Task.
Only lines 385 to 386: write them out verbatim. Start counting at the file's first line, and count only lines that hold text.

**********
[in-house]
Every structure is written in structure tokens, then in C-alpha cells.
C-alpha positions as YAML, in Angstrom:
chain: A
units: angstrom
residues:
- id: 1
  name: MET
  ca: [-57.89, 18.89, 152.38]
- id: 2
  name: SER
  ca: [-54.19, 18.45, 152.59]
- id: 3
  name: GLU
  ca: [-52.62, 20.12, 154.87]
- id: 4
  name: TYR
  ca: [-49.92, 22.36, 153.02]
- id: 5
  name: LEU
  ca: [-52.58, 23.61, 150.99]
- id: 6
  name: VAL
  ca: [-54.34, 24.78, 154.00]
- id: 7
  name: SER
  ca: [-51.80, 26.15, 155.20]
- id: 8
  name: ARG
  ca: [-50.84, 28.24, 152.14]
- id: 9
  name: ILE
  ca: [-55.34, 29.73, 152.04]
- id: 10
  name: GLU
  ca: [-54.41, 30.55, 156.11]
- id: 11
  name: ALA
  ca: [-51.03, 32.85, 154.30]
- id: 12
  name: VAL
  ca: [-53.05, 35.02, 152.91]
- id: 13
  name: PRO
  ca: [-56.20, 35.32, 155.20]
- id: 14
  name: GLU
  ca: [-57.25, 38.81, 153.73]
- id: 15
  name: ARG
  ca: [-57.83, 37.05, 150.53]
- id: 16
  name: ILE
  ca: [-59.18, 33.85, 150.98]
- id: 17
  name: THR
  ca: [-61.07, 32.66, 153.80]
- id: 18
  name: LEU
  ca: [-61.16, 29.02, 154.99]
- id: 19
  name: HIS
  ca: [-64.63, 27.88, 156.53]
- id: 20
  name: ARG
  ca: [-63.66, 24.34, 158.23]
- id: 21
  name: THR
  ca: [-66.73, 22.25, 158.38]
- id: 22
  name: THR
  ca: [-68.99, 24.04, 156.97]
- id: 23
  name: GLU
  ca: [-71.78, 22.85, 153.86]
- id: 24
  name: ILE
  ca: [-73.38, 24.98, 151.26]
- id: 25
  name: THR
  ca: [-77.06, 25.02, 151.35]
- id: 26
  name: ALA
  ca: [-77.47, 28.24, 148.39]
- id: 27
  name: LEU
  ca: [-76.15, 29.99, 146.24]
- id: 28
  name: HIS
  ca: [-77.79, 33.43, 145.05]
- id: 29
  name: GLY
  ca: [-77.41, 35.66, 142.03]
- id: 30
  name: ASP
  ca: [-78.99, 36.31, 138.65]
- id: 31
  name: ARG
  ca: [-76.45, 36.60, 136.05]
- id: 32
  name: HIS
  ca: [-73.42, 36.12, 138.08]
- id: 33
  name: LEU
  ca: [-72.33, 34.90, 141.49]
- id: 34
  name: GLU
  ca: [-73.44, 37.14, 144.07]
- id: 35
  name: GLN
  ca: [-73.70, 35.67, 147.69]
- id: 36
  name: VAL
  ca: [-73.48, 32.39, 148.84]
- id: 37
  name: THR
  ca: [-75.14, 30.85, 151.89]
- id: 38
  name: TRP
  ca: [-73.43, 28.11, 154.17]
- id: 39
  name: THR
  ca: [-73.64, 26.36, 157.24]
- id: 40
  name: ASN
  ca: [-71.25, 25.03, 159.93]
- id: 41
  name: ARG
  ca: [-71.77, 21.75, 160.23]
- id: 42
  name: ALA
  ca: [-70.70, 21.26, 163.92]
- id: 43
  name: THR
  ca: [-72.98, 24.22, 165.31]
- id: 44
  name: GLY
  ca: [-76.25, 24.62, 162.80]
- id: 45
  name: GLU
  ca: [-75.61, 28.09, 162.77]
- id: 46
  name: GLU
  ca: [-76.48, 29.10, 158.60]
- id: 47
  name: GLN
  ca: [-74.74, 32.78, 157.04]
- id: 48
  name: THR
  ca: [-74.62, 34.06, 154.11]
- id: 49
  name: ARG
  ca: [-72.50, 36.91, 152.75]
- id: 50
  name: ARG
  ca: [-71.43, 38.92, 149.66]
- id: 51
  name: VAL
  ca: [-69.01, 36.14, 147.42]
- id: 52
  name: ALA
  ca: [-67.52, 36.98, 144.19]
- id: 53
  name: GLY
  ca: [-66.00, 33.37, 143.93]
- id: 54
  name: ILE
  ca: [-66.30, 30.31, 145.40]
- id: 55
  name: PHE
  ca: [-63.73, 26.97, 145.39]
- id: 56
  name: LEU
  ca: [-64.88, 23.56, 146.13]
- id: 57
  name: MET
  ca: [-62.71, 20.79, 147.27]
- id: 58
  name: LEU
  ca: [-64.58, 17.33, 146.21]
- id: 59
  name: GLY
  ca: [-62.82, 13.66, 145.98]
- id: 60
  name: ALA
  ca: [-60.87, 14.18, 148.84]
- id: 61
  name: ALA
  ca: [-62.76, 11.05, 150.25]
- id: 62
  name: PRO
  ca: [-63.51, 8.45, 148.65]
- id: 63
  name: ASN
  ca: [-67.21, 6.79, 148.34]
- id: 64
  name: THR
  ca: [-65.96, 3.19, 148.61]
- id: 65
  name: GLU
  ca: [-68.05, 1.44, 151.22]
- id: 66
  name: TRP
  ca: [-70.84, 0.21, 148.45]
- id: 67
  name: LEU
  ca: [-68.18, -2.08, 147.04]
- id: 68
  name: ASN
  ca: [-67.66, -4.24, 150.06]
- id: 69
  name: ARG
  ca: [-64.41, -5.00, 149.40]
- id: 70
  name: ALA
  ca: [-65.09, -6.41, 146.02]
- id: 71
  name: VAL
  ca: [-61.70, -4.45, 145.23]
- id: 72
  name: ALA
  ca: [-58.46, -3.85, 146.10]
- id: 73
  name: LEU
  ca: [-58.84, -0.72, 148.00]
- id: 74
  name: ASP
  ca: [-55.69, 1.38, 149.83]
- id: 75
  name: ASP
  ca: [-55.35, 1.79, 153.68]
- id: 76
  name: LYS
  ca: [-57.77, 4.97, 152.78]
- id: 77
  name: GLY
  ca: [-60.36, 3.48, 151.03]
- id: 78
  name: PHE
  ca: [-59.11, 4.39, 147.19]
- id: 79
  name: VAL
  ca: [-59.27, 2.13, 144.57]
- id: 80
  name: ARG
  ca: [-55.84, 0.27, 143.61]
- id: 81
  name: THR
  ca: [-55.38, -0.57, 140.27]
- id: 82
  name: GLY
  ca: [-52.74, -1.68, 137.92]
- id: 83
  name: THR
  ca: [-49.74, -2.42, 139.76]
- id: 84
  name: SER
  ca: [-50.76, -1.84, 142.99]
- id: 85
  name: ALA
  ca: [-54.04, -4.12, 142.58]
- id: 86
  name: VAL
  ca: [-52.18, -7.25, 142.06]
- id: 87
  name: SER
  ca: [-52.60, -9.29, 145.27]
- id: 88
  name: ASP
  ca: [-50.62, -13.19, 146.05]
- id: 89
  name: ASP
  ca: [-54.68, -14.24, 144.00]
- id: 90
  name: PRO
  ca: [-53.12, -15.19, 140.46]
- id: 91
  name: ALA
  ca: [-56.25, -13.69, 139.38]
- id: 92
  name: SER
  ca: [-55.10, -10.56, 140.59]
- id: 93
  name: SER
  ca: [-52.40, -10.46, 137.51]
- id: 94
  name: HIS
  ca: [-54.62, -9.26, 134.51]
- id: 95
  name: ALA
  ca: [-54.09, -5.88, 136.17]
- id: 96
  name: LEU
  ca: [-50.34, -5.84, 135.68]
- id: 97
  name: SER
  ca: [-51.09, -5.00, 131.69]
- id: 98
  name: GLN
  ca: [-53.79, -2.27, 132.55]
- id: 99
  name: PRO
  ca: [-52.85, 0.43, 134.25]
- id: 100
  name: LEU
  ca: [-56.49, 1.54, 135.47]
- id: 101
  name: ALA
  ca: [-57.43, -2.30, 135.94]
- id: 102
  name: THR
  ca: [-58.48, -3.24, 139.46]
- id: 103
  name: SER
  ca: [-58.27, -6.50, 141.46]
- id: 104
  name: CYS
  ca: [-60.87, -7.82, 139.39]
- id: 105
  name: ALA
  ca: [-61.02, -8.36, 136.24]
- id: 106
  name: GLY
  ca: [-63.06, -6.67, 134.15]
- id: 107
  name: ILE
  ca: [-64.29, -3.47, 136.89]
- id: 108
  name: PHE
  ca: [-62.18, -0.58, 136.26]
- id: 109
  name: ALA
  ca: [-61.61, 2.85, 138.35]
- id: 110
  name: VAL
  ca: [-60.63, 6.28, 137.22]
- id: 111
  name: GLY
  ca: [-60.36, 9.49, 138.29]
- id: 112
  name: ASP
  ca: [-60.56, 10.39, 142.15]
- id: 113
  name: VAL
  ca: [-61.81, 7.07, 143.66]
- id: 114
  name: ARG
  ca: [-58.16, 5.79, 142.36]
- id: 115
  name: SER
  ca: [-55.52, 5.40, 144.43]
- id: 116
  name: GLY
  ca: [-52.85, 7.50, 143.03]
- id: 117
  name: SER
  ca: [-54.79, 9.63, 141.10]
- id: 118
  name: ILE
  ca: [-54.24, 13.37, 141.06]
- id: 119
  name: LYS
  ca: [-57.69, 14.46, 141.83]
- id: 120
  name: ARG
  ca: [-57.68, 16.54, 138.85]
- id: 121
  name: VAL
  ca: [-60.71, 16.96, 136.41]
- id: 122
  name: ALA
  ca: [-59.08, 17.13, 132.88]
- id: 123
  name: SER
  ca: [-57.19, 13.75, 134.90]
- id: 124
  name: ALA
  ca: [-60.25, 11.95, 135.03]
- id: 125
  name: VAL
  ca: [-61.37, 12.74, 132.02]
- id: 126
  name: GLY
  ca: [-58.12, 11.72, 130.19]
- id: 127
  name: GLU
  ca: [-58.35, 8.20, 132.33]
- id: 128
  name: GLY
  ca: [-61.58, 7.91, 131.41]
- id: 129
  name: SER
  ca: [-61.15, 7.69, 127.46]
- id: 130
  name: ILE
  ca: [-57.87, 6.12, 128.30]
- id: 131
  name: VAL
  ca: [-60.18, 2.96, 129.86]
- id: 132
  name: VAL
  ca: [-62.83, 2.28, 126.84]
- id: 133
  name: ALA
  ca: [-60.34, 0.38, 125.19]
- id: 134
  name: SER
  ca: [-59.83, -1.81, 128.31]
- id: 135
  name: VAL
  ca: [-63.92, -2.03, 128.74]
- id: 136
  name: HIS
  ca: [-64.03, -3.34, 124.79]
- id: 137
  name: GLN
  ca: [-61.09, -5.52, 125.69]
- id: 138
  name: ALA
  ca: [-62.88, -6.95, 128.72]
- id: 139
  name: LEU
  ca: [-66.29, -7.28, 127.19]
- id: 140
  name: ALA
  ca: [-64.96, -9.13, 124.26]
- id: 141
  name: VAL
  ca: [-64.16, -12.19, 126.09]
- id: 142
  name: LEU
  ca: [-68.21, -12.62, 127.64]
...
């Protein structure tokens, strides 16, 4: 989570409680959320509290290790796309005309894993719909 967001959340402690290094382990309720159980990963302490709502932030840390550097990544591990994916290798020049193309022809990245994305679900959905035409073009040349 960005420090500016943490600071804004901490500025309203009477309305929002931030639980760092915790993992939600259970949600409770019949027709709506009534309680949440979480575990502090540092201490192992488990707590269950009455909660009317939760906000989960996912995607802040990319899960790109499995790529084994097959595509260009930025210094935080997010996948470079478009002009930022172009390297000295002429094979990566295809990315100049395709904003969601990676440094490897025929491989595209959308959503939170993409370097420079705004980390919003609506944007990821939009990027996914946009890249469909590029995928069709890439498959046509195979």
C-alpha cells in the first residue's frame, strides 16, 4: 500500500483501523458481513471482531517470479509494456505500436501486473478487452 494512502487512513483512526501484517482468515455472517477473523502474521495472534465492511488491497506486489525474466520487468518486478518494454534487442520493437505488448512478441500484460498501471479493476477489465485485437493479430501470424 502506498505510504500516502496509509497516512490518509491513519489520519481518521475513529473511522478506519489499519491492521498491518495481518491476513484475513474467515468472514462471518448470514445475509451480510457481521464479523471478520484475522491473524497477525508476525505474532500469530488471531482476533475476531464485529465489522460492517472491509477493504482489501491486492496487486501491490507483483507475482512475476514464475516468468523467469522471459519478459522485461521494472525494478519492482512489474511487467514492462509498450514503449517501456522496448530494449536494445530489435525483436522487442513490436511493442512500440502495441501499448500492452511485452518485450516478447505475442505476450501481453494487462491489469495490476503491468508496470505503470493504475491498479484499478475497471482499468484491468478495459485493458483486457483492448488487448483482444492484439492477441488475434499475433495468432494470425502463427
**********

- id: 127
  name: GLU